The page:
FASTfringe Festival

October 9, 2020




Fire on the Hill

Directors: AB Brown & Jessie Laurita-Spanglet

Fire on the Hill is a collaboratively devised performance presented by Colby College’s Department of Theater and Dance and directed by AB Brown with choreography by Jessie Laurita-Spanglet. Built using interviews from those who have been involved in activism on campus, this performance weaves together text and movement to create an immersive theatre experience that explores the past, present, and future of activism at Colby. Fire on the Hill investigates Colby’s fluctuating relationship to activism, the challenge of building on the steps we have taken so far, and the frustrations that bubble up when change is slow to come. Ultimately, the production seeks to honor past activists and asks what activism can and should look like as we move forward in our current politically and socially charged moment.









Show Up Stand Up Speak Up

Theater and Dance presents Show Up Stand Up Speak Up, a brand-new evening of original, story-based performance about the issues Colby students are most passionate about in their lives. Through the JanPlan Activist Storytelling Workshop, students will write and rehearse a series of short solo and small group pieces inspired by what change they would like to see in our world, and then present their new work to audiences on campus in Strider Theater.

Written & Performed by Stacy Lovelace, Kat Mackay, Nanneke Nicholas, William O’Connor, Maddy Perfetti, and Sylvia Shelton 

Directed by Dana Legawiec

Assistant Directed & Stage Managed by Brianna LaValle









Seven dynamic collaborations between light designers and choreographers exploring the interaction between light and movement. Created by students in Choreographic Process (TD285) and Light and Performance (TD265).


wave~length presents an evening of seven short original solo dances created by students in TD285 Choreographic Process and TD265 Light and Performance. These experiments in performance use structured performance as research process centered on discovery and critical analysis to explore the relationship between light and choreography. While each piece features a solo performer, in this shared creative process, light itself becomes another performer—perhaps leading the dance sometimes or responding to the dancer’s invitations at others. Over the past six weeks, choreographers and light designers built these performances through a series of light and movement studies propelled by thematic variations. The final seven pieces celebrate the results of those inquiries.










By Suzan-Lori Parks, Winner of the 2002 Pulitzer Prize


A darkly comic fable of brotherly love and family identity is Suzan-Lori Parks riff on the way we are defined by history. The play tells the story of Lincoln and Booth, two brothers whose names were given to them as a joke, foretelling a lifetime of sibling rivalry and resentment. Haunted by the past, the brothers are forced to confront the shattering reality of their future.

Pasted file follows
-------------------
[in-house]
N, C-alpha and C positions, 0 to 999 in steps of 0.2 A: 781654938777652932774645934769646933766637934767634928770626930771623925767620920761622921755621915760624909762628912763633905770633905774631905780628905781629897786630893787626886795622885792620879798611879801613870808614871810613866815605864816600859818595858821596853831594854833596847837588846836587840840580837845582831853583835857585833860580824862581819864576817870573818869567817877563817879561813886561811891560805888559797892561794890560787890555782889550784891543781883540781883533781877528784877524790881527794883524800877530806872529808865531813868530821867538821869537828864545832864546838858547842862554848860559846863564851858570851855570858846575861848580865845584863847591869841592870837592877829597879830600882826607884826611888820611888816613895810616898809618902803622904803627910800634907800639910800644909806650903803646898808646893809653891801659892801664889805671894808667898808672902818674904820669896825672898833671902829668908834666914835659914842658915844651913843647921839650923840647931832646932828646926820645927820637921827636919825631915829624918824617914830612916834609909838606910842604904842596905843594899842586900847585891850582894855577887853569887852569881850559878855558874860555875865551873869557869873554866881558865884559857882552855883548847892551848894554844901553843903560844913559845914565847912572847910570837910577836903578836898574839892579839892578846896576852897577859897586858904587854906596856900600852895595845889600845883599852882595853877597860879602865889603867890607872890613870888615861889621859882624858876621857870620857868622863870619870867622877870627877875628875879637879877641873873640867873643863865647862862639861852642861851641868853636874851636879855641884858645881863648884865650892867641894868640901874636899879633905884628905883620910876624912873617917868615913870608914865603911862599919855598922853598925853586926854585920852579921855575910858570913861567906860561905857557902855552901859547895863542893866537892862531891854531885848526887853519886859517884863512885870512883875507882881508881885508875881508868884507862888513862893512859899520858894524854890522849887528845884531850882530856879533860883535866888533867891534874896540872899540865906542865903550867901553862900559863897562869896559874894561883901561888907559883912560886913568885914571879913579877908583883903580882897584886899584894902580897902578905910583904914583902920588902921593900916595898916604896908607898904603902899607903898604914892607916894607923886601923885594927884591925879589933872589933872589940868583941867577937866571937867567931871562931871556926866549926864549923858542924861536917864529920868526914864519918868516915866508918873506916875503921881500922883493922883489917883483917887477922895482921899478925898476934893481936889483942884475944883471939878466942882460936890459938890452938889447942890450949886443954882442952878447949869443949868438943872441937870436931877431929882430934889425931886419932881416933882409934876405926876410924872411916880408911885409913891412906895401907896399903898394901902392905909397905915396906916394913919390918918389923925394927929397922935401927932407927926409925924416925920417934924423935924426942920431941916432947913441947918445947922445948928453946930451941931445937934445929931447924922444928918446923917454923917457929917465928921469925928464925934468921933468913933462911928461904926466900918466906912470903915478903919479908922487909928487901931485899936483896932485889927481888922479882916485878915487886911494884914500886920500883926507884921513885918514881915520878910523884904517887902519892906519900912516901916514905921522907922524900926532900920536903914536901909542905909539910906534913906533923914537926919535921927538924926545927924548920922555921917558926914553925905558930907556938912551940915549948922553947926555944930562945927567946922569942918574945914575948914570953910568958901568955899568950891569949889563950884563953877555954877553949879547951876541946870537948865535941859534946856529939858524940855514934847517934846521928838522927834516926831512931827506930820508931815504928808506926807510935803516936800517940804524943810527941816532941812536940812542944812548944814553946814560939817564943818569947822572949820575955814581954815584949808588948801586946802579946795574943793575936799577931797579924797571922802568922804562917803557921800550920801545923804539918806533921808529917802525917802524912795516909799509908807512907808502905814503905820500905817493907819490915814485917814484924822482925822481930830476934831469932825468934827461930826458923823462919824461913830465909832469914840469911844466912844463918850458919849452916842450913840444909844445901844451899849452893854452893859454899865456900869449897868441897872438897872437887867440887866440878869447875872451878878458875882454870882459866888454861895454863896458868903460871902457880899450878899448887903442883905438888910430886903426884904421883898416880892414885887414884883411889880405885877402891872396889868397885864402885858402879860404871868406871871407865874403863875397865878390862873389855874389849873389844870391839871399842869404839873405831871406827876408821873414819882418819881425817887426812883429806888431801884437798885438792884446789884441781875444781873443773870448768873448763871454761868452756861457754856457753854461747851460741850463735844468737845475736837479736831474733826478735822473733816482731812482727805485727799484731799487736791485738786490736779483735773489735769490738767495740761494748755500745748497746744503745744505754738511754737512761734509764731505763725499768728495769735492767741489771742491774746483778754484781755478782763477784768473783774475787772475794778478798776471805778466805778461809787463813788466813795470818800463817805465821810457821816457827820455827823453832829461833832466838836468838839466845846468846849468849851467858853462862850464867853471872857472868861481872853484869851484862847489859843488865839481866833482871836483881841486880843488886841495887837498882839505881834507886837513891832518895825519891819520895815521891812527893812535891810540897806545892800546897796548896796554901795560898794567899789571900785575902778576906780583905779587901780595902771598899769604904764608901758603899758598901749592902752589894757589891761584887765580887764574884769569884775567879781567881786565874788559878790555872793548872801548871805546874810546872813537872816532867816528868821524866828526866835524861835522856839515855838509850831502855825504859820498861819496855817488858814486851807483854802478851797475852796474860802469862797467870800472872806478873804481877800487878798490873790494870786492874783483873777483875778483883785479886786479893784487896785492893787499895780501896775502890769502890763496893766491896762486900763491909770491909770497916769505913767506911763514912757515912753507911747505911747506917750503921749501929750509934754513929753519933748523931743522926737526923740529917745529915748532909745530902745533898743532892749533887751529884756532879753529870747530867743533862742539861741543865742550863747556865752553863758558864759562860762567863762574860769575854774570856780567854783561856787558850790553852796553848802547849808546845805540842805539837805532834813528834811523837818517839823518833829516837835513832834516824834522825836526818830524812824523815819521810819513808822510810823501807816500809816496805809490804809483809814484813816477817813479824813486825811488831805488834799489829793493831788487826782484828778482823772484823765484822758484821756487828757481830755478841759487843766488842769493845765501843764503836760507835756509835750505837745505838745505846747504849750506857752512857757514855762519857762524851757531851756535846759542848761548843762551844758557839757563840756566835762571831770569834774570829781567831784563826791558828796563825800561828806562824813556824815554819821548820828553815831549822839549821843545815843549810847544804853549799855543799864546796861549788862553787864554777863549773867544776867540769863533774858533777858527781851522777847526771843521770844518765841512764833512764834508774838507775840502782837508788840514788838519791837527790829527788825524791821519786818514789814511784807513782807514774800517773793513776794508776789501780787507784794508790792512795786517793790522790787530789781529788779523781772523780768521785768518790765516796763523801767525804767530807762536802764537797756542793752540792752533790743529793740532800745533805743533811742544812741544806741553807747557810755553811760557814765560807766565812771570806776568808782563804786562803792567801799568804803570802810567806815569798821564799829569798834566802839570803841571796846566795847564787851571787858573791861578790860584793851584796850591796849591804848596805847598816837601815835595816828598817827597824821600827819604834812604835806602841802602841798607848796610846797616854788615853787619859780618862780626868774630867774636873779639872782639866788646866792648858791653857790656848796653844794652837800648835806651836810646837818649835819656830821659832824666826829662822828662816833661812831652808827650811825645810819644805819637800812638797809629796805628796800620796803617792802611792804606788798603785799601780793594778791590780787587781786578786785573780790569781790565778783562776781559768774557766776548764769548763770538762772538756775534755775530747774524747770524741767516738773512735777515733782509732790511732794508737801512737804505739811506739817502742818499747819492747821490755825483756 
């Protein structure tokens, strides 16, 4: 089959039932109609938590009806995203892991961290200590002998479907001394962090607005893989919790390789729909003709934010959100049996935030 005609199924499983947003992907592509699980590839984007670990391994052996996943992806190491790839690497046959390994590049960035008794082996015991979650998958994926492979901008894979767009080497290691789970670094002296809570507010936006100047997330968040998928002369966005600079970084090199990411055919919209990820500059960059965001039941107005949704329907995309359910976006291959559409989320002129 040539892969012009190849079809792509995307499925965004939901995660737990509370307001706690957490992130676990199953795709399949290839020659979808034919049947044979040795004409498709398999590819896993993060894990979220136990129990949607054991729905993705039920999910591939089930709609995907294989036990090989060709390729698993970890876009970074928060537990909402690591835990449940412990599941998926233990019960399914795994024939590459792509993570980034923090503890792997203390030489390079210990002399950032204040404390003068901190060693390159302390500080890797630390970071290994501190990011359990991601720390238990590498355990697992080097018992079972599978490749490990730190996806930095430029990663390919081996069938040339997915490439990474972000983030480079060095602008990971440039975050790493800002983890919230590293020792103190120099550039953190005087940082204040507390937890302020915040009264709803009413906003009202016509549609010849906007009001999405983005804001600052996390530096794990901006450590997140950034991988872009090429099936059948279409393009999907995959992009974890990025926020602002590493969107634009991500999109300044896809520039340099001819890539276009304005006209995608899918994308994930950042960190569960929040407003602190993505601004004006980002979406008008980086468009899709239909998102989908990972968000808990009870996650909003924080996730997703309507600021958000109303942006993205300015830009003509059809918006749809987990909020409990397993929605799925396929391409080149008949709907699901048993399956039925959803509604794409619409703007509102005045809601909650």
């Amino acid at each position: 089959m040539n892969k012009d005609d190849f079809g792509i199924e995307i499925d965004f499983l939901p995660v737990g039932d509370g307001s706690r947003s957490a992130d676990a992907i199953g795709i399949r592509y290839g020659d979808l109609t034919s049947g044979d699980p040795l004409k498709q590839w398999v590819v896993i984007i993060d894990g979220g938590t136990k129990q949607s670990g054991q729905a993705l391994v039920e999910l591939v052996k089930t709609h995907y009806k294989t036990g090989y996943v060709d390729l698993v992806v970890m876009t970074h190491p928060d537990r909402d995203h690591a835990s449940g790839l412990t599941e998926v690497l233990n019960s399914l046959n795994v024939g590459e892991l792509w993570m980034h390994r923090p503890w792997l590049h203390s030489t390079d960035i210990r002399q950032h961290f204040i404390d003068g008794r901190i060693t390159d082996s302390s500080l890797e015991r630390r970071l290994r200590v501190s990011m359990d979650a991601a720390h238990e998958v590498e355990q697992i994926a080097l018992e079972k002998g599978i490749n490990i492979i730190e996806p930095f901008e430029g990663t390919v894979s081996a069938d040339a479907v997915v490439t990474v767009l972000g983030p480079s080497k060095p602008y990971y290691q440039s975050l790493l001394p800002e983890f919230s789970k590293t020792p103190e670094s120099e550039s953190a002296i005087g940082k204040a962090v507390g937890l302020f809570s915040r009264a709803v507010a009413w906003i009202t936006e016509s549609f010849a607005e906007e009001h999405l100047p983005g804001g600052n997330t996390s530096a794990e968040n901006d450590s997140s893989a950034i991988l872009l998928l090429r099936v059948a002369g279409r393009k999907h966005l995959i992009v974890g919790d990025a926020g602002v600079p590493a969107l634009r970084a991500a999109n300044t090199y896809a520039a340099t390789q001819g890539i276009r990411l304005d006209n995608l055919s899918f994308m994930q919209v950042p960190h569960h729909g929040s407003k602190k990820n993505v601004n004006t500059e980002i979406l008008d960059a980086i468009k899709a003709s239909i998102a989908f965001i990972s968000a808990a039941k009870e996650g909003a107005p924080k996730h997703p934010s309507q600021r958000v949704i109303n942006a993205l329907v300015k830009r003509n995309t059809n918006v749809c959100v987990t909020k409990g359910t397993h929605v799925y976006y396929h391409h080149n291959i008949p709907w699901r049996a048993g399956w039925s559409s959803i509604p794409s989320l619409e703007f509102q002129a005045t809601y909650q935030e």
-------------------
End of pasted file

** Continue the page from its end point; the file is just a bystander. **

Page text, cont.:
Lincoln – Gerald Aviles ‘21       Booth – Avery Ford ‘22J

Topdog / Underdog shows how the relationship and lives of two brothers can be crushed by systemic pressures facing them. The brothers were born into a world that neglects them because of their race, subjects them to poverty, and offers them no help after abandonment. This isn’t a theatrical made up place, it is set now; this is real life in the real world. In order to portray the character Booth, I have sifted through my youth and my own memories from growing up in a broken household. Like the lives of these characters, Lincoln and Booth, for black men in America, the line between being stable and safe and is as thin as a playing card. —Avery


This show shines a light on the reality of daily life for men of color raised in urban centers across America. Every kid from the hood dreams about making it out and getting rich, just like my character, Lincoln, who has abandoned the life of a street hustler to earn an “honest” living.  Growing up on the streets of New Orleans, I never thought that I would make it out and be where I am today. To me, the fact that I am able to be on this stage and share this story is powerful–to increase representation for BIPOC in a predominately white institution is critical– now more than ever. This story sheds light on the complex emotional lives of men of color. You can never forget your roots. —Gerald


Though a high school teacher discouraged her from writing because of her poor spelling, Suzan-Lori Parks went on to become one of the most successful playwrights in the United States. The first African-American woman to win the Pulitzer Prize for Drama (2002) and a pioneer of historically conscious and linguistically complex theater, her work is now taught at drama schools across the country. (From National Women’s History Museum)




colby fringe festival

April 30 to May 13, 2021